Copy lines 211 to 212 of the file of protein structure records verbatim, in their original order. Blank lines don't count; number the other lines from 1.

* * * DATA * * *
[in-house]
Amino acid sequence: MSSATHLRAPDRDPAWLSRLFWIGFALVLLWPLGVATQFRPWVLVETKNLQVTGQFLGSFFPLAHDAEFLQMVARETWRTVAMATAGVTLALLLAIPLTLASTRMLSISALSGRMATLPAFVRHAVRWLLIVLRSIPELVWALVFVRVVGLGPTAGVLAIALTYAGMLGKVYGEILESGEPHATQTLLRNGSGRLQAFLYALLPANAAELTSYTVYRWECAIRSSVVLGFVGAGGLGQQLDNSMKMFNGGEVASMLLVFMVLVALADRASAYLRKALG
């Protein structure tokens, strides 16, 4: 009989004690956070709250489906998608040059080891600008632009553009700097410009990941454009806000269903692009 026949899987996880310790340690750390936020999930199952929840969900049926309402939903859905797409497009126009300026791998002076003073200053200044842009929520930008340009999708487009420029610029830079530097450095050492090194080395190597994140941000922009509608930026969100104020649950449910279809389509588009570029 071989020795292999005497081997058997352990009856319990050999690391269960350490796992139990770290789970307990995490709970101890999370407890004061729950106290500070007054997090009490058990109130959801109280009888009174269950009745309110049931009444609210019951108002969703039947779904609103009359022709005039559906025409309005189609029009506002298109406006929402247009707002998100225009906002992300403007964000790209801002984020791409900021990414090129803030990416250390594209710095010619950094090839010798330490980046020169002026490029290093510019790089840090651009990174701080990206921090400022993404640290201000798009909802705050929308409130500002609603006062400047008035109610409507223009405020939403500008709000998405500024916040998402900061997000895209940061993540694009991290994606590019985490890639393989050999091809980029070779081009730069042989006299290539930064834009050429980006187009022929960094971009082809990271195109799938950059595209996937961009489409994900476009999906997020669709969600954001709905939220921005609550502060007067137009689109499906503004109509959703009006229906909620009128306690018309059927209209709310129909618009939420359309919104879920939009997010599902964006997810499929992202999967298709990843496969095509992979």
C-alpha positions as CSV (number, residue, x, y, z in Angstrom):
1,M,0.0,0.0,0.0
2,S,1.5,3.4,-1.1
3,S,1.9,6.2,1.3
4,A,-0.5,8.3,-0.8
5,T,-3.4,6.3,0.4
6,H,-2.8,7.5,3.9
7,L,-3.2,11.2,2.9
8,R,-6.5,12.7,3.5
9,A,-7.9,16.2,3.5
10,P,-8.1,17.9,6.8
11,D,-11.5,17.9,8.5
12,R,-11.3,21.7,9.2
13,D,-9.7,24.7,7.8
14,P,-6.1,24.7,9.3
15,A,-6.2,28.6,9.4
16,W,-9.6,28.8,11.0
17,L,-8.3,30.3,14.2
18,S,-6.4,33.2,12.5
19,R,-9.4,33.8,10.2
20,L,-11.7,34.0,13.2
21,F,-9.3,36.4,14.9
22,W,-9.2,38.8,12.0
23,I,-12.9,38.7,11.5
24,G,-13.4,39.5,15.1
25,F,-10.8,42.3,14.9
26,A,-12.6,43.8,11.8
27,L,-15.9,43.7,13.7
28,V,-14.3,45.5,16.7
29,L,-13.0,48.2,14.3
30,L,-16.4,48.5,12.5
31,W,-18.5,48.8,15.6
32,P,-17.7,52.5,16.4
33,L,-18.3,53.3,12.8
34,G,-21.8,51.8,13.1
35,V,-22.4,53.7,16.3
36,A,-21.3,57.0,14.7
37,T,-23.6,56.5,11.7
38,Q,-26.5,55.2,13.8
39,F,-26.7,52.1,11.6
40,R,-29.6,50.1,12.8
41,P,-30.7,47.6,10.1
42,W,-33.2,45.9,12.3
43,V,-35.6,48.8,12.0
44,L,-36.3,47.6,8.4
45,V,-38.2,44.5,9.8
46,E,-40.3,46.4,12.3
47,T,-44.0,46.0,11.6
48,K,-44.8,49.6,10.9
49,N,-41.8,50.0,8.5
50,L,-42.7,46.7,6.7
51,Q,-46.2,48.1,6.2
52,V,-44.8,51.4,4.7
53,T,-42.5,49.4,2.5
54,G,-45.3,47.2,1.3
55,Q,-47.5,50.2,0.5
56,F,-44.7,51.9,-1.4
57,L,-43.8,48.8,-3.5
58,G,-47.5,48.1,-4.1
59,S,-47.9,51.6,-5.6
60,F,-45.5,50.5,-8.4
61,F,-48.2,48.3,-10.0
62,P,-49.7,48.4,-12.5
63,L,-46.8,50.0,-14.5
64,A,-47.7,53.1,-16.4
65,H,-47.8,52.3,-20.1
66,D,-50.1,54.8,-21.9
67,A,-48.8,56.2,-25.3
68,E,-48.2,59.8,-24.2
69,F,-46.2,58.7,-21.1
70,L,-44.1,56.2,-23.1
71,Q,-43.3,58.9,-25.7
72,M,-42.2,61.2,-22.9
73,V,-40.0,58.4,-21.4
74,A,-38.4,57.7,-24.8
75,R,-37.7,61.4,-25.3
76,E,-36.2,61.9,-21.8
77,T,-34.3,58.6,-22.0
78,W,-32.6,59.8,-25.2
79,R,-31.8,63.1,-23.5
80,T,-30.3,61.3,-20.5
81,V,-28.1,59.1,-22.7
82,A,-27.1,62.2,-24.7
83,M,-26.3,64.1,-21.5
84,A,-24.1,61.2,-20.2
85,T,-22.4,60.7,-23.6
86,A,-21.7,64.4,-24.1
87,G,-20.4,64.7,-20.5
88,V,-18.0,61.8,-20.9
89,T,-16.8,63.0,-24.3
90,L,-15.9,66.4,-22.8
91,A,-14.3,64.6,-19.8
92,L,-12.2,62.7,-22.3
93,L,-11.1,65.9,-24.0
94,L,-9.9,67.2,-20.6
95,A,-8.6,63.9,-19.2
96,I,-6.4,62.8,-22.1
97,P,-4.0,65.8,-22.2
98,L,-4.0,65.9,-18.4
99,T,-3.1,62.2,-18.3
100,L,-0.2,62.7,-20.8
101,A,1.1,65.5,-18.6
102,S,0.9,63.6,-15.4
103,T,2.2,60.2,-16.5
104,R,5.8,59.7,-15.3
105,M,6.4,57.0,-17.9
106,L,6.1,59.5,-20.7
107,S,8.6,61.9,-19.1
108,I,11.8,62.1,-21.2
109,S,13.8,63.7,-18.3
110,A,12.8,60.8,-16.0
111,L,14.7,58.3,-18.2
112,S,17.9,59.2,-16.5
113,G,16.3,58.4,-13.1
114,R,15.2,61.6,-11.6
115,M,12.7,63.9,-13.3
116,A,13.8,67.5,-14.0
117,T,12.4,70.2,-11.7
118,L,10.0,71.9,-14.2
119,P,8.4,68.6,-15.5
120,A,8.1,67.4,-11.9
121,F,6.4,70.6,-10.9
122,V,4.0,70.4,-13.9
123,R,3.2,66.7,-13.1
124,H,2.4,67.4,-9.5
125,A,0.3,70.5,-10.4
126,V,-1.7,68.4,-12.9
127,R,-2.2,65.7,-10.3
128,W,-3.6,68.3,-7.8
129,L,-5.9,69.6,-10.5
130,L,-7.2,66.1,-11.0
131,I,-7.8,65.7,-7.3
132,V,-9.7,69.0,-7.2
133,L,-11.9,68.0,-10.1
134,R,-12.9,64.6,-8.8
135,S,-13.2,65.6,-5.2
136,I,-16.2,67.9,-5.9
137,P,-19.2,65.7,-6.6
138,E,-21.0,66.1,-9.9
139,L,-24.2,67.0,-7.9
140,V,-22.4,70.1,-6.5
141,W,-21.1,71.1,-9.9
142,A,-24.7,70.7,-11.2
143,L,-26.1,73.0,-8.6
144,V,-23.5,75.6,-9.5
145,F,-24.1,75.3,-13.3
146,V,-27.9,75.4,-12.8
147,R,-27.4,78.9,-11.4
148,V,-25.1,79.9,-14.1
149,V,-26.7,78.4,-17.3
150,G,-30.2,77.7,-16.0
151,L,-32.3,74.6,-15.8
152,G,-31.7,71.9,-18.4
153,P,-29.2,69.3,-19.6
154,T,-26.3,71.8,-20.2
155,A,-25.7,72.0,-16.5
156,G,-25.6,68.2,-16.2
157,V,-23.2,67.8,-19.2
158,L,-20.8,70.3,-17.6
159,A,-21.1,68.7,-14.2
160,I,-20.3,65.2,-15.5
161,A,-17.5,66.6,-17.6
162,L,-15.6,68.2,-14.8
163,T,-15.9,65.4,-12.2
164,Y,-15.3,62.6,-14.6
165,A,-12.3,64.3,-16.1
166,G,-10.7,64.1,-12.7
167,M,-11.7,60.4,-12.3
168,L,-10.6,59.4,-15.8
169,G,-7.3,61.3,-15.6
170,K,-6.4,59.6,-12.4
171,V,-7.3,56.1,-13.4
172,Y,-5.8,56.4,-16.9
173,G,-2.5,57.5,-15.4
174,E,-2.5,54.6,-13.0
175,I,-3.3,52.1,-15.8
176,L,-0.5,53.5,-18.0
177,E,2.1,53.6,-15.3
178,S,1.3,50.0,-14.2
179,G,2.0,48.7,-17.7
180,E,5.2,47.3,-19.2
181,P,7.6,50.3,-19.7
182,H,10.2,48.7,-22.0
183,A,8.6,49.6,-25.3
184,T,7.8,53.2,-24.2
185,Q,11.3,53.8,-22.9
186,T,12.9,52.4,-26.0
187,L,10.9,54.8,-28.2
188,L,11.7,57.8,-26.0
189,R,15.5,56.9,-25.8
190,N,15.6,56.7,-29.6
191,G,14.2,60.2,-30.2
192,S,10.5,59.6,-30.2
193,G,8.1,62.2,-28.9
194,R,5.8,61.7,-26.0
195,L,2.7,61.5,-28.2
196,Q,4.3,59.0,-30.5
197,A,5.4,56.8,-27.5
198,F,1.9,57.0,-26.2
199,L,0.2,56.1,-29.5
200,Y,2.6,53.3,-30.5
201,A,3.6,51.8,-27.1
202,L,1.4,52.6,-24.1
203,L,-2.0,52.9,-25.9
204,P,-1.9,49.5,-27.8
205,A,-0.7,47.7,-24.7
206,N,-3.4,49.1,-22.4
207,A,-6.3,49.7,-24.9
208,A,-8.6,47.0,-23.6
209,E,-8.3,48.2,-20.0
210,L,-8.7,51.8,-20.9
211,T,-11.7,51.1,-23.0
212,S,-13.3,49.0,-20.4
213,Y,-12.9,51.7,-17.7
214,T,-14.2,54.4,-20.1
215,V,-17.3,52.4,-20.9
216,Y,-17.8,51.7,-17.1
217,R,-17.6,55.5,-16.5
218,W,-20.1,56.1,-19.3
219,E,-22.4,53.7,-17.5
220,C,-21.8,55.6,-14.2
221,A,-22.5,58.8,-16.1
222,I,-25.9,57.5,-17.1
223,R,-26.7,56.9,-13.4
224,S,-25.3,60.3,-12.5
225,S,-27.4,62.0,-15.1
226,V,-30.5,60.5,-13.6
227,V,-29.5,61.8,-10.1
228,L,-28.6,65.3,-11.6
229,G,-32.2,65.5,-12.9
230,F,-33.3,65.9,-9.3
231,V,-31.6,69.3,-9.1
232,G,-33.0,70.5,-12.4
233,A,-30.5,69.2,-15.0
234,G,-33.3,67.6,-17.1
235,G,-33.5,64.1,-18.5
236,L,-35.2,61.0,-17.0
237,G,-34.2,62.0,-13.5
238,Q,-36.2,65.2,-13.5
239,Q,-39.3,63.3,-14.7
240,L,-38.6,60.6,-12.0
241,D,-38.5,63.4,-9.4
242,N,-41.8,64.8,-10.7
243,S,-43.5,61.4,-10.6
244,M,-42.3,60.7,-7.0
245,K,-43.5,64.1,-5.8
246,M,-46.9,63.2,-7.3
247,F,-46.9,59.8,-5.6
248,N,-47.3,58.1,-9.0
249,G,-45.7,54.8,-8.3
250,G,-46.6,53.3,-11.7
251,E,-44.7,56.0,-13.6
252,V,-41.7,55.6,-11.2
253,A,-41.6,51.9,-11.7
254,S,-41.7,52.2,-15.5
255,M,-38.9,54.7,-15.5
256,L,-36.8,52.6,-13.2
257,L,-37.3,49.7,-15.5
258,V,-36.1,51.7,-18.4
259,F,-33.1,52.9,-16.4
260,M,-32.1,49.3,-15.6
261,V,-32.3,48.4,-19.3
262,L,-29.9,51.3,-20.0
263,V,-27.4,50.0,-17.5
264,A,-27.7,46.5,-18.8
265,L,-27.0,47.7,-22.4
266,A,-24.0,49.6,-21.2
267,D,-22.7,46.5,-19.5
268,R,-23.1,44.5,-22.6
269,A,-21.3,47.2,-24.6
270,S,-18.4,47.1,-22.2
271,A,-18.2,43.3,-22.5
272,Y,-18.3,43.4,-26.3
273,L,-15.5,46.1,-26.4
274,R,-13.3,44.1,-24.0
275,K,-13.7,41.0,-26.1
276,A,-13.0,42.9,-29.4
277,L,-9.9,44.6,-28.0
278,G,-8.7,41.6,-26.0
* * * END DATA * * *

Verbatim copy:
207,A,-6.3,49.7,-24.9
208,A,-8.6,47.0,-23.6